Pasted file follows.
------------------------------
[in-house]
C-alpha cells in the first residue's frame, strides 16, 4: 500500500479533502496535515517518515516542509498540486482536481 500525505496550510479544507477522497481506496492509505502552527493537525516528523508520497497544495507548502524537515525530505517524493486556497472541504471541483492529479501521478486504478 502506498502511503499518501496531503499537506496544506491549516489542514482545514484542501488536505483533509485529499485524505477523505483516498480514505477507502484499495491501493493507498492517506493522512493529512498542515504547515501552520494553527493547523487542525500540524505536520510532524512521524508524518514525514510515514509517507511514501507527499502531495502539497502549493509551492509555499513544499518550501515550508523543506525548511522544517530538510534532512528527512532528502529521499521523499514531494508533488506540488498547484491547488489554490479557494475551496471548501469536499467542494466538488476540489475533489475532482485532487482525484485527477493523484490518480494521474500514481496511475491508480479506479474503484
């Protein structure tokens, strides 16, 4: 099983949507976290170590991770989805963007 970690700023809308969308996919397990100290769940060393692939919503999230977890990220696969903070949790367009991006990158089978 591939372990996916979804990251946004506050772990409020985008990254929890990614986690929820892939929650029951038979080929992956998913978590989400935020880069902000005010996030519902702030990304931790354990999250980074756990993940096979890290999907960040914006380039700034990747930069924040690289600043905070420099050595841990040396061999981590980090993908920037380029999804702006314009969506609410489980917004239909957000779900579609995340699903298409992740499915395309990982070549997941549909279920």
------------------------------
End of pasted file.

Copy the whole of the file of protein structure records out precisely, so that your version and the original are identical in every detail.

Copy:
[in-house]
C-alpha cells in the first residue's frame, strides 16, 4: 500500500479533502496535515517518515516542509498540486482536481 500525505496550510479544507477522497481506496492509505502552527493537525516528523508520497497544495507548502524537515525530505517524493486556497472541504471541483492529479501521478486504478 502506498502511503499518501496531503499537506496544506491549516489542514482545514484542501488536505483533509485529499485524505477523505483516498480514505477507502484499495491501493493507498492517506493522512493529512498542515504547515501552520494553527493547523487542525500540524505536520510532524512521524508524518514525514510515514509517507511514501507527499502531495502539497502549493509551492509555499513544499518550501515550508523543506525548511522544517530538510534532512528527512532528502529521499521523499514531494508533488506540488498547484491547488489554490479557494475551496471548501469536499467542494466538488476540489475533489475532482485532487482525484485527477493523484490518480494521474500514481496511475491508480479506479474503484
């Protein structure tokens, strides 16, 4: 099983949507976290170590991770989805963007 970690700023809308969308996919397990100290769940060393692939919503999230977890990220696969903070949790367009991006990158089978 591939372990996916979804990251946004506050772990409020985008990254929890990614986690929820892939929650029951038979080929992956998913978590989400935020880069902000005010996030519902702030990304931790354990999250980074756990993940096979890290999907960040914006380039700034990747930069924040690289600043905070420099050595841990040396061999981590980090993908920037380029999804702006314009969506609410489980917004239909957000779900579609995340699903298409992740499915395309990982070549997941549909279920």